For all the advances made in IMOCA 60 design and safety, when it comes the Vendée Globe solo nonstop race around the world, there’s still an element of Russian roulette to the event, especially in the Southern Ocean portion of the race—and the 2016-17 installment has been no exception.
By the time this issue hits newsstands, the winner will presumably already have arrived in Les Sables d’Olonne, France. However, at press time, the battle was still very much raging in the world’s roughest and most remote waters, and several broken and battered boats were in the process of either falling by the wayside or being nursed along despite serious damage.
First and foremost among these was British sailor Alex Thomson aboard Hugo Boss, who seemed unstoppable until he collided with an unidentified floating object in the South Atlantic that destroyed his starboard foil. This, in turn, meant he could no longer plane effectively on port tack, which allowed second-placed Armel Le Cléac’h of France aboard Banque Populaire VIII to quickly overtake him. The good news for Thomson was that Hugo Boss is designed to be able to continue to race without a foil, and he remained within striking range of Le Cléac’h as the two boats sped across the Indian Ocean.
Soon afterward, 2004 Vendée Globe winner Vincent Riou aboard PRB was forced to retire after hitting another submerged object that damaged the axis of his canting keel, showing that the event’s superstars are as subject to the whimsy of fate as the also-rans. And in case the point hadn’t been made sufficiently, third-placed Sébastien Josse aboard Edmond de Rothschild, one of the pre-race favorites, had barely repaired a damaged rudder before his port foil blew up while blasting along in 35 knots of wind and heavy seas.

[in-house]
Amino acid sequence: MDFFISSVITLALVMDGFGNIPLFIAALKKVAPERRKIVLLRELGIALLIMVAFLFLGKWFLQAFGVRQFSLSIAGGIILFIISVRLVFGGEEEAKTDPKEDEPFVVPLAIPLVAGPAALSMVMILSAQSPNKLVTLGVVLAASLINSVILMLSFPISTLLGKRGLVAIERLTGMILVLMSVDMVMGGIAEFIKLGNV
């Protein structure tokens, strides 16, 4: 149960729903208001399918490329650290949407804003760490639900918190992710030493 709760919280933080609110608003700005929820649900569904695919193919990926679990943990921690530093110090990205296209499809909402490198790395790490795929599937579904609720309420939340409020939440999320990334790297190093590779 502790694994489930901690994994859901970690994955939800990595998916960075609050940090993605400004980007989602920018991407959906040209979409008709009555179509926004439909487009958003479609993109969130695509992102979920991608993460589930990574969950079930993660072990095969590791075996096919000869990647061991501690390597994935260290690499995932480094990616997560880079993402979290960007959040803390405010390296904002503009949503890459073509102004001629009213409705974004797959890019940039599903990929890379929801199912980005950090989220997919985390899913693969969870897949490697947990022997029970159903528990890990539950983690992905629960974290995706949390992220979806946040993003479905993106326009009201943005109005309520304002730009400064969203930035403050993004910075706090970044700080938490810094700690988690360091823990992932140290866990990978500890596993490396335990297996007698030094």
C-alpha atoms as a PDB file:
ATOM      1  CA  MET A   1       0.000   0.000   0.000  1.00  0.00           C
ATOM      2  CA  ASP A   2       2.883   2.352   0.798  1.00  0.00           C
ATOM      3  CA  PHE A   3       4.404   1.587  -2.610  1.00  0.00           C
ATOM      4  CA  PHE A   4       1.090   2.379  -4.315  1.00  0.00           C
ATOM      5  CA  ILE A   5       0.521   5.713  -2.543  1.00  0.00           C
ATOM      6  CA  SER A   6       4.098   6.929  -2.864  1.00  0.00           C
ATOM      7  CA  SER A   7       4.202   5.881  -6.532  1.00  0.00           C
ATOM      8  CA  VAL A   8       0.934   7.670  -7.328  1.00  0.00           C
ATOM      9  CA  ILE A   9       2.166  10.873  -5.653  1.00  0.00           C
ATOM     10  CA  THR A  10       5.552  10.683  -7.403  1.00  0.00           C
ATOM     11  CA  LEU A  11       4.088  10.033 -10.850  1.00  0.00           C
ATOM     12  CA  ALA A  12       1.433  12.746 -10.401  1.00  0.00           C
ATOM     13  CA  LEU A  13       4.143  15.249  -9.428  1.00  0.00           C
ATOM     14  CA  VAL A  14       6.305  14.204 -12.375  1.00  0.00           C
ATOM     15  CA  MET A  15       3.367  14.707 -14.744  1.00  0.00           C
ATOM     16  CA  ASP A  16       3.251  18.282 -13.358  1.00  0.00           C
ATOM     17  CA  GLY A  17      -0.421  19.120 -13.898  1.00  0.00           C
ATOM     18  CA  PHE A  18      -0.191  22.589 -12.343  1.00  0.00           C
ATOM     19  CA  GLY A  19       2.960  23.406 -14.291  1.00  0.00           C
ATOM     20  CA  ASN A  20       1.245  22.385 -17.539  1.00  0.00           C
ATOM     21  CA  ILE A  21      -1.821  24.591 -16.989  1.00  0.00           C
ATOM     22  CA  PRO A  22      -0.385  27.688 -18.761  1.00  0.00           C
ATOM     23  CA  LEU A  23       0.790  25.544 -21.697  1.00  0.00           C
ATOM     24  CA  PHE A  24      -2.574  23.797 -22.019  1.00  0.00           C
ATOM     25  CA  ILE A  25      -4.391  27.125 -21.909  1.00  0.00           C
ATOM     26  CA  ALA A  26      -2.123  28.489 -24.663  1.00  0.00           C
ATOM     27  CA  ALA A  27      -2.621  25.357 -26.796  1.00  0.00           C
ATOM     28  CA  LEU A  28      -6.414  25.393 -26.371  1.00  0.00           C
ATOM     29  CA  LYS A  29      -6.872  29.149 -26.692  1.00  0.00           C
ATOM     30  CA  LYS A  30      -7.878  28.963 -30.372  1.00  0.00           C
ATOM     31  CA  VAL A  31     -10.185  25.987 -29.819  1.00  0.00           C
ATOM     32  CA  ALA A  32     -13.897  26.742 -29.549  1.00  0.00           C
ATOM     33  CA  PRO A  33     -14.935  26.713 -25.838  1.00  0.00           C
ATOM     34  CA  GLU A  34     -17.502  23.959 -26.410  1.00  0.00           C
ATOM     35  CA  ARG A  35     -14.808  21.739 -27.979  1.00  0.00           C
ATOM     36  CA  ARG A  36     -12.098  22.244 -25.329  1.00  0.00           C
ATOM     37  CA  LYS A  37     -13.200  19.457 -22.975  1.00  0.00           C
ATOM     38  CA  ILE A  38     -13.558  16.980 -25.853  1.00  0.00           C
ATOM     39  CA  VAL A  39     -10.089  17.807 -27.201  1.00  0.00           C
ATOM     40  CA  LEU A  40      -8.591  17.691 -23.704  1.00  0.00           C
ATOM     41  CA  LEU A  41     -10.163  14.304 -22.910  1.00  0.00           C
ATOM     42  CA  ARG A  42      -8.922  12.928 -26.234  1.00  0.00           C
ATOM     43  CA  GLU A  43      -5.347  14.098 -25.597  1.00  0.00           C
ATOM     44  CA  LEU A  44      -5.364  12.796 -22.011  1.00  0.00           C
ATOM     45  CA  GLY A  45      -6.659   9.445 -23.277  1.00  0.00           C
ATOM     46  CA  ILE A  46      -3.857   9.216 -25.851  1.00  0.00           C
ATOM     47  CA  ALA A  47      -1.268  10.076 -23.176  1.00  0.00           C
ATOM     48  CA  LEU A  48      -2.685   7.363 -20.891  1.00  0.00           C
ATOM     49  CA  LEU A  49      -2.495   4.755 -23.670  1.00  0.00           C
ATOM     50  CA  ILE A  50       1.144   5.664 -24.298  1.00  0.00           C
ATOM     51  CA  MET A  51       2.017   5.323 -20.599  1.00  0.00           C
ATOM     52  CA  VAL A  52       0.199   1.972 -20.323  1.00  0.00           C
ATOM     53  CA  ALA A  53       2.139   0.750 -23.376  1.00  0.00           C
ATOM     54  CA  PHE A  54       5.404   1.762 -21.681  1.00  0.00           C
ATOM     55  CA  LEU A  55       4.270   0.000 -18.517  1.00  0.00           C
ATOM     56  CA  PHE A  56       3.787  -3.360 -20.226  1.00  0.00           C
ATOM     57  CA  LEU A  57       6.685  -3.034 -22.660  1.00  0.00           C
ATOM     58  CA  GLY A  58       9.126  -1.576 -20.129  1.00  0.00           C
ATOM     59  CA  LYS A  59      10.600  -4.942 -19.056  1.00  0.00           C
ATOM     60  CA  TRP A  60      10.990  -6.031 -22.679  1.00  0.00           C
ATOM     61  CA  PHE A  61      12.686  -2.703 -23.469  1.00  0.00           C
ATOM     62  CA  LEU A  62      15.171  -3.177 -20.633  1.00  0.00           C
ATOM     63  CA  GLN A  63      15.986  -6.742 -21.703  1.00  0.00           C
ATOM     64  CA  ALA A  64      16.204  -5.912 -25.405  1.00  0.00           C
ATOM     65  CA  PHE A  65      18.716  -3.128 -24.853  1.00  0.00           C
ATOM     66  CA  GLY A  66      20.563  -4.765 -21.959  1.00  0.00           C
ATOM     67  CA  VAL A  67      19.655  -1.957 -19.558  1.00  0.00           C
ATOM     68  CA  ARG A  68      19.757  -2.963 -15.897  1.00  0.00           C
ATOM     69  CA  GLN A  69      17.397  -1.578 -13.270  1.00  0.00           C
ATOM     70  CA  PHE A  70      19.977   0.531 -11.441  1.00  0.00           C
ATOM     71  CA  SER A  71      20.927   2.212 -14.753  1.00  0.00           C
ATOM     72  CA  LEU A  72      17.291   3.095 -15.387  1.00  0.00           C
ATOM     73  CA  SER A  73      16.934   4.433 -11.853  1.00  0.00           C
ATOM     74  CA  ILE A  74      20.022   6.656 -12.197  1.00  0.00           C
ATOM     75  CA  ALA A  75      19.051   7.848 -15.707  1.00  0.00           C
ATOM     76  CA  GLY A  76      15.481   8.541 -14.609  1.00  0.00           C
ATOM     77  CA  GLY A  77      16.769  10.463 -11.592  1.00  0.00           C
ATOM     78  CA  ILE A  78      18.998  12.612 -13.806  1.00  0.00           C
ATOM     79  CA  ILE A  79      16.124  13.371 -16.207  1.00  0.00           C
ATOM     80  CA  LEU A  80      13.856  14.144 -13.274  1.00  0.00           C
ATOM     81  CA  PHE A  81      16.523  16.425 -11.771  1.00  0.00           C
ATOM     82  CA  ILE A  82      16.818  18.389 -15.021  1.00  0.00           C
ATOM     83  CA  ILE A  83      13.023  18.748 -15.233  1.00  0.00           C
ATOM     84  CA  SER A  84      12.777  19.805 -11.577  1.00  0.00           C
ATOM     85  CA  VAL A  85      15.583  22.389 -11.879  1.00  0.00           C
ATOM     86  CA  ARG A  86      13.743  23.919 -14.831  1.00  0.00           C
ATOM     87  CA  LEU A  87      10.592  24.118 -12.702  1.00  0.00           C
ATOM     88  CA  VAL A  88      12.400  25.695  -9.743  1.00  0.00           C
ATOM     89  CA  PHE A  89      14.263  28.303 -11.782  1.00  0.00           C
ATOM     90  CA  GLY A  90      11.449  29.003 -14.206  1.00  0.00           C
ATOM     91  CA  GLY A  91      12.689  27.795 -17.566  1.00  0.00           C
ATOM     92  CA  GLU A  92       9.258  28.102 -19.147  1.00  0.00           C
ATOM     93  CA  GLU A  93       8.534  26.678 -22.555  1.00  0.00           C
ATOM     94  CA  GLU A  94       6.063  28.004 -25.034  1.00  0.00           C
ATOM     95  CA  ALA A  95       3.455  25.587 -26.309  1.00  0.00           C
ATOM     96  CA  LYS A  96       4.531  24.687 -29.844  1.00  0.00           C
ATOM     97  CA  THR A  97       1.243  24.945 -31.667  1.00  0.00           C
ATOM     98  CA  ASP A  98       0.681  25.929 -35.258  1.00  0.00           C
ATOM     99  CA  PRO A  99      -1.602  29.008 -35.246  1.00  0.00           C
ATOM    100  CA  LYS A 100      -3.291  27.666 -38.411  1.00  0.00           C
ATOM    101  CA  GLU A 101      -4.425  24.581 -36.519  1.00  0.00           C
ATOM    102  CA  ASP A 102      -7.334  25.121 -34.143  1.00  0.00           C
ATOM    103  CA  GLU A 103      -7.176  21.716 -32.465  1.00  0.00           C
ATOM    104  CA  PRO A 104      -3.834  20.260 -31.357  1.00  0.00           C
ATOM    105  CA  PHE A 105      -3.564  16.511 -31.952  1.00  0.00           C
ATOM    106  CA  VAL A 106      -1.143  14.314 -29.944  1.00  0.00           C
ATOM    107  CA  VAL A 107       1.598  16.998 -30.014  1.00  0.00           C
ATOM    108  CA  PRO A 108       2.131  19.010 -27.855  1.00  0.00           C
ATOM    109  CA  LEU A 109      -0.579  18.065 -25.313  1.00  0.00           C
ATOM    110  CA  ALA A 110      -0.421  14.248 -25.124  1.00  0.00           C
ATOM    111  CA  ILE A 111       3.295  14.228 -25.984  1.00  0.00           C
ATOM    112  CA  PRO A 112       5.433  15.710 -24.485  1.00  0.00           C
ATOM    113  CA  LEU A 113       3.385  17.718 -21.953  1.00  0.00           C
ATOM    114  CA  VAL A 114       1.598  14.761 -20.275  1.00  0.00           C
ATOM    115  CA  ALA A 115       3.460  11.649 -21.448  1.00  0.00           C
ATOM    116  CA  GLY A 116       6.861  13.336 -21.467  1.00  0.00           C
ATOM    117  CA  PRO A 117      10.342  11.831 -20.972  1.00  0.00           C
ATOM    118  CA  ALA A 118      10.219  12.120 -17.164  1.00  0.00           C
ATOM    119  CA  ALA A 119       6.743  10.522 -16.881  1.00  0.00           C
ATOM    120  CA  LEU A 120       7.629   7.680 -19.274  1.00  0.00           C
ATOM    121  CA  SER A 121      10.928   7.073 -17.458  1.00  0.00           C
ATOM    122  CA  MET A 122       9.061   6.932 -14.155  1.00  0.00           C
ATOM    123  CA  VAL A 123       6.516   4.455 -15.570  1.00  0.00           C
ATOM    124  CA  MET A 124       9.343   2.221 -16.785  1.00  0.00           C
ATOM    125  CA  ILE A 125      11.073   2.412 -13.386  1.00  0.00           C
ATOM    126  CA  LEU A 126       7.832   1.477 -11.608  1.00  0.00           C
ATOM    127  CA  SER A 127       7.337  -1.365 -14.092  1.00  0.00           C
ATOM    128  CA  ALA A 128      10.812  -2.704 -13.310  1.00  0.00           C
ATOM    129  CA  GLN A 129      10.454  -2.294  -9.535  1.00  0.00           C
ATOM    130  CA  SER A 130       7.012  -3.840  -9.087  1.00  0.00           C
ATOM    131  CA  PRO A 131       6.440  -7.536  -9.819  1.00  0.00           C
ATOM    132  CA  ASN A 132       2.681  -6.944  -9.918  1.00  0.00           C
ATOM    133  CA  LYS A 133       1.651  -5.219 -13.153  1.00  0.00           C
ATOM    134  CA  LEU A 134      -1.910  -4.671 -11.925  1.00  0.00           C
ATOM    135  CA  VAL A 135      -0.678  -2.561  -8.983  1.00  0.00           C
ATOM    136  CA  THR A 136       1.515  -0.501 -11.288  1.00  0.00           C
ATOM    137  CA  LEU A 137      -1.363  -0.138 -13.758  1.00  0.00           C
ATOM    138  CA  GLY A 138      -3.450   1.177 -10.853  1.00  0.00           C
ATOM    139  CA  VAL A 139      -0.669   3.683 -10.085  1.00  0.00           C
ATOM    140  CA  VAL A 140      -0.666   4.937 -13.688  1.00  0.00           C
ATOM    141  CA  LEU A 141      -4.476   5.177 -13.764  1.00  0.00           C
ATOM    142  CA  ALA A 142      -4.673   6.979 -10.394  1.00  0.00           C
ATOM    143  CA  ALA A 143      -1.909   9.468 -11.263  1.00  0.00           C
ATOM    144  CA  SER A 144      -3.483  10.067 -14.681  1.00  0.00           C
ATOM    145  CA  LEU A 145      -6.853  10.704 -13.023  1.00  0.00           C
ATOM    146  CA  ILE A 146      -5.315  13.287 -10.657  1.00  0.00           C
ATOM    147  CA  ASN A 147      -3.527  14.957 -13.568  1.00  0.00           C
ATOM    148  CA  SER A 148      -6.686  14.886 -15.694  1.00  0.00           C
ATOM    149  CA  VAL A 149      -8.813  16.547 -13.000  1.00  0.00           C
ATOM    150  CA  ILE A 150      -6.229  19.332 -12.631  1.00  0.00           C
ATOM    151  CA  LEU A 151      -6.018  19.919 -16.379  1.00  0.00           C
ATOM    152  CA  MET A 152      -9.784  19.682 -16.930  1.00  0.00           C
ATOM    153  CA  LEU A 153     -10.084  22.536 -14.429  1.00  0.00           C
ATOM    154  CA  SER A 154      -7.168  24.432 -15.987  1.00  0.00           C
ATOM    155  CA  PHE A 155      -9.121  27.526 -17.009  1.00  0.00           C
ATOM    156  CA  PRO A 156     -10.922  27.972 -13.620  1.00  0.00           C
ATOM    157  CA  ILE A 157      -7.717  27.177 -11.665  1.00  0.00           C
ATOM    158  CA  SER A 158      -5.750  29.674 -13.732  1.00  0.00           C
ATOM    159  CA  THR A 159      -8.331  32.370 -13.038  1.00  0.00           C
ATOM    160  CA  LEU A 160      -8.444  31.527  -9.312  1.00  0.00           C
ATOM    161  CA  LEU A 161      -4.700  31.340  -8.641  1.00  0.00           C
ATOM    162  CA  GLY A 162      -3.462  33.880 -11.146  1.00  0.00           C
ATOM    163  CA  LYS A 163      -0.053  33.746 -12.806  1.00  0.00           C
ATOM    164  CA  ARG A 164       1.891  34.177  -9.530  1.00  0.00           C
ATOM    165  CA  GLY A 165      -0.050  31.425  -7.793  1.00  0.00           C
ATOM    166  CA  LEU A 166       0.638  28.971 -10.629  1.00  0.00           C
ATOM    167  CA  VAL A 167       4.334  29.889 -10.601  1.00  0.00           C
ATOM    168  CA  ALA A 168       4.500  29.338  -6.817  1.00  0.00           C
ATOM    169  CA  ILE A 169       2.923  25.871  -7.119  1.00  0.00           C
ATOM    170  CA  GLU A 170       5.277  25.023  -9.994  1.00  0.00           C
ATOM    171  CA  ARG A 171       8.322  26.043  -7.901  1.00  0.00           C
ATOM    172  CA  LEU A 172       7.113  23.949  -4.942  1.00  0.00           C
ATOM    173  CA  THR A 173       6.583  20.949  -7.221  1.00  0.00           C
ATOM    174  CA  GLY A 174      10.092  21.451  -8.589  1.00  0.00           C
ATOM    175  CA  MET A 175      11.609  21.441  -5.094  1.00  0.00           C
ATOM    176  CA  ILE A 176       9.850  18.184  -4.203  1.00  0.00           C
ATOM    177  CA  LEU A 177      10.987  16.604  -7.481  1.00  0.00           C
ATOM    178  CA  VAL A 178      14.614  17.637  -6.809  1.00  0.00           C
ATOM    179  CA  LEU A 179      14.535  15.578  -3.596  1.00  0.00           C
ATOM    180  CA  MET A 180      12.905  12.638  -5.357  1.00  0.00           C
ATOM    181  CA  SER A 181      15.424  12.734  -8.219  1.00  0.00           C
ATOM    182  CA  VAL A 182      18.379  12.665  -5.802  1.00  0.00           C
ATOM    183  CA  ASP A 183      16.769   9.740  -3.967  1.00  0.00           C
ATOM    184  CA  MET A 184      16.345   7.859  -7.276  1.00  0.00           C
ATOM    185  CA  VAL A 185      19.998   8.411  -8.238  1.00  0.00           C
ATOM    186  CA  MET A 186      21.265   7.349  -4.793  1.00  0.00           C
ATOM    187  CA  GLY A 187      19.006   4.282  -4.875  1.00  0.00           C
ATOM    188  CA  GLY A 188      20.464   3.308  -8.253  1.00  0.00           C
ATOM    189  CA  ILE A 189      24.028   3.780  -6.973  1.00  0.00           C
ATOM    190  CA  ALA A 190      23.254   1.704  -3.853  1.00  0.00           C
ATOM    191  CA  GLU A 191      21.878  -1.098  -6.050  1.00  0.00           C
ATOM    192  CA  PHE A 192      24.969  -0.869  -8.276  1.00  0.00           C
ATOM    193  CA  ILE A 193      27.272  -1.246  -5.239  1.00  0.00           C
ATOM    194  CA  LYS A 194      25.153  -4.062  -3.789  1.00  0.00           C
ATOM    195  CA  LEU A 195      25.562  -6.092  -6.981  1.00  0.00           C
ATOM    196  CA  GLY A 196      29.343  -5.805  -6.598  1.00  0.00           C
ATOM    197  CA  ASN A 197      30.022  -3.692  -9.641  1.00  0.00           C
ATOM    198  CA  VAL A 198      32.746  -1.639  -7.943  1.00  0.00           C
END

Other victims included Japan’s Kojiro Shiraishi, who was forced to divert to Cape Town, South Africa, after his Spirit of Yukoh lost its rig, and Kito de Pavant, who had to abandon his Bastide Otio after he struck something at speed a little farther west of that. For the popular de Pavant, who was rescued by the 360ft research and supply ship Marion Dufresne, the loss was an especially bitter one as this was the third Vendée Globe in which he’s been forced to retire, and his stated goal had been to simply finish in one piece this time around.
On a more positive note, a little over three weeks after the start videographers aboard the French frigate Nivôse commandeered the ship’s helicopter to capture footage of both Hugo Boss and Banque Populaire VIII at full speed in the heart of the Southern Ocean, a first in the race’s 27-year history.
“I had about 25-30 knots, and the sea state was really horrible—very gray, bloody freezing, so it was a nice distraction for the helicopter to come,” Thomson said afterward. “I think I was averaging 21.5 knots, so top speed was possibly 28, and down as low as 17 probably… It was good to have some other people around.”
For the latest on the race and to see some of Nivôse’s footage, visit sailmagazine.com/racing
Photos courtesy of Marine Nationale/Vendee globe; Yoicki Yabe; Anne Recoulez/TAAF; Kito de Pavant/vendee globe